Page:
In July 1965, several months after the assassination of Malcolm X and the freedom marches from Selma to Montgomery, the New York Times ran a story about “an emotional epidemic” of asthma sweeping across New York City. Although the writer focused on psychosomatic explanations to link asthma symptoms to the hostility of the Civil Rights Movement, it prompted me to explore the significance of asthma’s emergence as a racial problem during the 1960s.
Before the 1960s, little was written about asthma in African Americans. For much of the early twentieth century, doctors debated whether black people could have asthma, as they understood the disease to afflict middle and upper-class whites, who were believed to have more civilized lifestyles and delicate constitutions than poor blacks.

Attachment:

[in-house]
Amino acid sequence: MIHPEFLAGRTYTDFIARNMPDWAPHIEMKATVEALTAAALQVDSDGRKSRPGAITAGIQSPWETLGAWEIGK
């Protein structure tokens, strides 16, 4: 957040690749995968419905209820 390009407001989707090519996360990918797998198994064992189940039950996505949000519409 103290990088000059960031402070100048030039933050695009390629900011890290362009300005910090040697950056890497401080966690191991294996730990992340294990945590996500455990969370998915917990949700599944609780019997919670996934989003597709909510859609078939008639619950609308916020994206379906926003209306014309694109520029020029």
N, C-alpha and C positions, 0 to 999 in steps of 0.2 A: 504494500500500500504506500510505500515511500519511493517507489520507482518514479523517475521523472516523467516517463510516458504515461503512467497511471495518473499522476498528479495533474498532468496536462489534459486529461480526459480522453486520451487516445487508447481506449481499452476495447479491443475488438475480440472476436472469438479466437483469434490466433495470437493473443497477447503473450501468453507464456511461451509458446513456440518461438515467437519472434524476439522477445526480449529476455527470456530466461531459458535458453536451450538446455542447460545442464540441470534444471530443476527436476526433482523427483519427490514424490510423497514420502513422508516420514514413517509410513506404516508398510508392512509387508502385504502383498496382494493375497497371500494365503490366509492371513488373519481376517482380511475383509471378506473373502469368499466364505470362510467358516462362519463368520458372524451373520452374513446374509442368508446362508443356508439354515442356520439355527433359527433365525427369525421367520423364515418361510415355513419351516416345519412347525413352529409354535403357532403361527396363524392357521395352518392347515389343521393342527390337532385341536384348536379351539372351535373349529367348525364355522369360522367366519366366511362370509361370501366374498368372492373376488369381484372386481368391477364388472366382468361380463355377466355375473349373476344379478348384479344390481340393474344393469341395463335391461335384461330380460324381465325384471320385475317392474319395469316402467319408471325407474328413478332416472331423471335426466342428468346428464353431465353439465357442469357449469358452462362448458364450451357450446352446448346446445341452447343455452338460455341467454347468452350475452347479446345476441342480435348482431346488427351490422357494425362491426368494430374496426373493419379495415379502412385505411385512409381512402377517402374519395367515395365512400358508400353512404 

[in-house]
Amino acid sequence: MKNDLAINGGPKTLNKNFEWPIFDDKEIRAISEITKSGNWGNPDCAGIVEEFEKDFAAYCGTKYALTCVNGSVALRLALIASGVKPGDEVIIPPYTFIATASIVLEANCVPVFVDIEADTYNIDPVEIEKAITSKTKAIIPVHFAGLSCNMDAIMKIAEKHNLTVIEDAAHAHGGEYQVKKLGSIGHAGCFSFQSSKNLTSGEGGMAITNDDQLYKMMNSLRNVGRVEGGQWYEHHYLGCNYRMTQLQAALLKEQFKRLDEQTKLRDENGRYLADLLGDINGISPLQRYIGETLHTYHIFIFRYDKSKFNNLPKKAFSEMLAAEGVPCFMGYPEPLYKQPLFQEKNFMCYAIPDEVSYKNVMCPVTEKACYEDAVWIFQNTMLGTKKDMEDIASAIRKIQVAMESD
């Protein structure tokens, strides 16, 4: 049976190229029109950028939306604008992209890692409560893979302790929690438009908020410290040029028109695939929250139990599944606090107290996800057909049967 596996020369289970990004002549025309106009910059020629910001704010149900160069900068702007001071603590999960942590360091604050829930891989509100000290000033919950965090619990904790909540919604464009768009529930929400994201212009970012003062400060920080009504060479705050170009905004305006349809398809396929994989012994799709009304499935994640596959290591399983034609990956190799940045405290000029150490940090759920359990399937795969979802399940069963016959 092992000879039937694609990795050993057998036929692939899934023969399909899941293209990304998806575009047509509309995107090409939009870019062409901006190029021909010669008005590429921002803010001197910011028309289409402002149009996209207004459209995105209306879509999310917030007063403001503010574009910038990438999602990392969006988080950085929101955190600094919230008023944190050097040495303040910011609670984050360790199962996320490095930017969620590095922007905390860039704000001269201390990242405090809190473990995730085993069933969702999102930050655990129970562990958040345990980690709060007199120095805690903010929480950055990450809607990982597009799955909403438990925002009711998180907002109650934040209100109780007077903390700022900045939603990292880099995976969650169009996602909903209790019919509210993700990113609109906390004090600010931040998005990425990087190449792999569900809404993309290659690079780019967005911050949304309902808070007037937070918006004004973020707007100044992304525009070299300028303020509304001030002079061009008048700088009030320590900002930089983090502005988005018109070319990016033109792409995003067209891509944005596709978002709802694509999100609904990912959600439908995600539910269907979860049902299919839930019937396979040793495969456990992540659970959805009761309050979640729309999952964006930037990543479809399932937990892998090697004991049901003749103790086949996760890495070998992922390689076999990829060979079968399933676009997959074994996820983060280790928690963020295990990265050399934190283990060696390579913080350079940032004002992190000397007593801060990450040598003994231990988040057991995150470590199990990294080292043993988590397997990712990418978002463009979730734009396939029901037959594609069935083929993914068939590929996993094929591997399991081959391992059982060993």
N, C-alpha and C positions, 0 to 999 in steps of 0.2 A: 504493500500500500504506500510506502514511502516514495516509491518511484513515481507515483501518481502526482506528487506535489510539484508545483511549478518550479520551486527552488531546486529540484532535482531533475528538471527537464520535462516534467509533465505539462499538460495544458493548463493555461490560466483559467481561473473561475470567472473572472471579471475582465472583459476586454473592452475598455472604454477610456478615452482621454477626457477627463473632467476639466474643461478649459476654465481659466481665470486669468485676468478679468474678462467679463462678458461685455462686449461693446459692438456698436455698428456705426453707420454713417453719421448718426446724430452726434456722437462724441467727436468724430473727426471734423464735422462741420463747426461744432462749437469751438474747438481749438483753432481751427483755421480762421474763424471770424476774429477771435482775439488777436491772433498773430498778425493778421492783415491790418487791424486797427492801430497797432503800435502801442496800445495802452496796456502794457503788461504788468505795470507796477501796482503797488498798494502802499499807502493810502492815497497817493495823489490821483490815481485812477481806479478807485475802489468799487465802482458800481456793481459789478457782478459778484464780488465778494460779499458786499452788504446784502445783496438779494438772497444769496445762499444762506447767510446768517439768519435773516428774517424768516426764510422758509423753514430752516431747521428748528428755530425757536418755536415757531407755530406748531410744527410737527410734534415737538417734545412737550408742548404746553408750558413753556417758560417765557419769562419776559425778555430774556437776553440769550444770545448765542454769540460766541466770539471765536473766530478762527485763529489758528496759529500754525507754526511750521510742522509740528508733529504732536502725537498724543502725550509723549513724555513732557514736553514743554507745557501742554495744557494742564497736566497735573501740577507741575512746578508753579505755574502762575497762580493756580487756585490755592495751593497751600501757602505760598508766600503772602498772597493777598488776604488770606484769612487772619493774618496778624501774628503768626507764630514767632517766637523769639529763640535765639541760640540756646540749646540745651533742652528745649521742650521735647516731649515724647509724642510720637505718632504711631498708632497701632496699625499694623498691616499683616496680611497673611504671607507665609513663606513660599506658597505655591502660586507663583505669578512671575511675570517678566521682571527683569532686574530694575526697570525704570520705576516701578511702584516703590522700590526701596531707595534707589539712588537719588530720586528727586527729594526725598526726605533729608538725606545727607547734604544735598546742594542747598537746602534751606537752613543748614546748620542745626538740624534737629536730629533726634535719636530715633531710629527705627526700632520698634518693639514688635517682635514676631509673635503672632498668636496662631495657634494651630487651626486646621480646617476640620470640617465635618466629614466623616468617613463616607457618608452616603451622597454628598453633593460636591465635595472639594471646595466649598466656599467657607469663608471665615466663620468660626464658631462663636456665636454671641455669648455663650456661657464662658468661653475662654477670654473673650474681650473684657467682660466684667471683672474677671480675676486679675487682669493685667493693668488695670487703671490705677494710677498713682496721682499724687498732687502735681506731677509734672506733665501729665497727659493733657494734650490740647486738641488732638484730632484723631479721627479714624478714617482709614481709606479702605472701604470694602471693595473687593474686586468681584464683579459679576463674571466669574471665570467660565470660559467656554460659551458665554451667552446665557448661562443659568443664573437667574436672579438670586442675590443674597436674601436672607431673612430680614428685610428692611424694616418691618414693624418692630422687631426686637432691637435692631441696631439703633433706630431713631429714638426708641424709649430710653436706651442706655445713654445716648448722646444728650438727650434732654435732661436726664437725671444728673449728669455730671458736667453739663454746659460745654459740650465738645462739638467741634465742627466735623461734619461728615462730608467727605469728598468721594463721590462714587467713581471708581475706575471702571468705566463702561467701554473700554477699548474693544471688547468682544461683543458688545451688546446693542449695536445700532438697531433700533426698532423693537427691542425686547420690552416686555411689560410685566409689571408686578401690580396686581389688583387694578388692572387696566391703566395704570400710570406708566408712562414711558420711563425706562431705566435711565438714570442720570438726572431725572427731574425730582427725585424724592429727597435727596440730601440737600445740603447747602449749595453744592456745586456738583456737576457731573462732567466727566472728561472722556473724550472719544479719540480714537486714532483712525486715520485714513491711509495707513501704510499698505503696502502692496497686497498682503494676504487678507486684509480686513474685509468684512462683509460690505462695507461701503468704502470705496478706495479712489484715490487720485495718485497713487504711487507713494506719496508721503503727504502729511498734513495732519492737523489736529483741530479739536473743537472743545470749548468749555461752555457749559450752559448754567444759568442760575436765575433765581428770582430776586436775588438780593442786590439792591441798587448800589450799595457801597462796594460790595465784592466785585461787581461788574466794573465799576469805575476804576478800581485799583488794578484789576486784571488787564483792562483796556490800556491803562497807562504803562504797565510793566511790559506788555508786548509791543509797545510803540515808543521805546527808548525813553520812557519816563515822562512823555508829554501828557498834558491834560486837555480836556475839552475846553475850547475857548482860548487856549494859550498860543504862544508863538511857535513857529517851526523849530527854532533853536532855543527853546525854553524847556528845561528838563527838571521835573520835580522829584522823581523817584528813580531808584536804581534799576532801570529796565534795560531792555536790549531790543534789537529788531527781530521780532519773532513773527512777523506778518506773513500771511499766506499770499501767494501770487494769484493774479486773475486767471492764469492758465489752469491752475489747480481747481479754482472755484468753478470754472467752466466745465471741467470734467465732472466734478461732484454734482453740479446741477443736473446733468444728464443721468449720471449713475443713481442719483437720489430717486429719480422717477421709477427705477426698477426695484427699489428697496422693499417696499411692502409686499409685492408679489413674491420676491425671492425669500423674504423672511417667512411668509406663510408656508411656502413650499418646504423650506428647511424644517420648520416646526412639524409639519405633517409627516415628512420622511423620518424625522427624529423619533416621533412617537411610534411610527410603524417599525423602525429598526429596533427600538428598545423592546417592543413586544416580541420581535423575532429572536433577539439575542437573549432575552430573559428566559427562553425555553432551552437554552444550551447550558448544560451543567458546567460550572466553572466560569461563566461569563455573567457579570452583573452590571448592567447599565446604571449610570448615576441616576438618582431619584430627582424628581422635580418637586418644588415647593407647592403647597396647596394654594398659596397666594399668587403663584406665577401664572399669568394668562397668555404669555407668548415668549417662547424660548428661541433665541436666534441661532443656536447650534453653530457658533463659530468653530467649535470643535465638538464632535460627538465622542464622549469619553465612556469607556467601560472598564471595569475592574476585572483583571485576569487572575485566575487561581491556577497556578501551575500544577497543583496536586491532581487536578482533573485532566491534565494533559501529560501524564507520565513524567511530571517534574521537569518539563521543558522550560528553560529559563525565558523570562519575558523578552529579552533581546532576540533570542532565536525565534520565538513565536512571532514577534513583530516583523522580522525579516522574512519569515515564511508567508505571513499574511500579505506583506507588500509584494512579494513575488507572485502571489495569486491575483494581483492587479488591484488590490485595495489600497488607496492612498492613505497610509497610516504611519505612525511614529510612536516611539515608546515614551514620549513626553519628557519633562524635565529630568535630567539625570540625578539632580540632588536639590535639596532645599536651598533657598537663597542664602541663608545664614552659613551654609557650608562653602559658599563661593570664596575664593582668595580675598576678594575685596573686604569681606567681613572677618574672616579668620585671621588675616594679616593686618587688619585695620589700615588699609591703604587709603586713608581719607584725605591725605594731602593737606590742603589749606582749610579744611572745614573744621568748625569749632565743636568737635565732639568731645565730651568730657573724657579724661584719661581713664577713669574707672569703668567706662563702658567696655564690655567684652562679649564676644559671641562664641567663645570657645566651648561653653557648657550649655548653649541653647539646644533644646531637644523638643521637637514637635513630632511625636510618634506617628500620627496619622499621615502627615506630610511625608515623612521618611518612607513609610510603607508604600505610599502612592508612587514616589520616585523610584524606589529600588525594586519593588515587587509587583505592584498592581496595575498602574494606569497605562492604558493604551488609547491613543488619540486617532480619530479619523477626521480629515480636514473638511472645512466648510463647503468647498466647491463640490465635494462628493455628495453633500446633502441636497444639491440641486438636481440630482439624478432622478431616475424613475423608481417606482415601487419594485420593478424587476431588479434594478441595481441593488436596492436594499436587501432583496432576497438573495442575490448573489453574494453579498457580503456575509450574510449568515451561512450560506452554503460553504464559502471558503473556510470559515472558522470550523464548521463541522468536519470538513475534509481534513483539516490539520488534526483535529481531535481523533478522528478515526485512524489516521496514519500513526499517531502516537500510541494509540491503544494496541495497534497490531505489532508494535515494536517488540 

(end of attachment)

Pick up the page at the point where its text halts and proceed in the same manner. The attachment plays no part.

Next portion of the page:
However, in the 1960s, several “outbreaks” of asthma made national news headlines. In the fall of 1960, nearly 150 patients from adjoining neighborhoods were treated for asthma at Charity Hospital in New Orleans. One patient, a 73-year-old man, died. After several years of seasonal asthma admission spikes in the same hospital, researchers at Tulane University found that asthma related visits to the emergency room correlated with fire department calls from spontaneous fires at the base of garbage heaps, some five to twenty years old, around the city. Smoke containing silica particles would drift downwind to where the majority of people who visited Charity Hospital, triggering asthma attacks.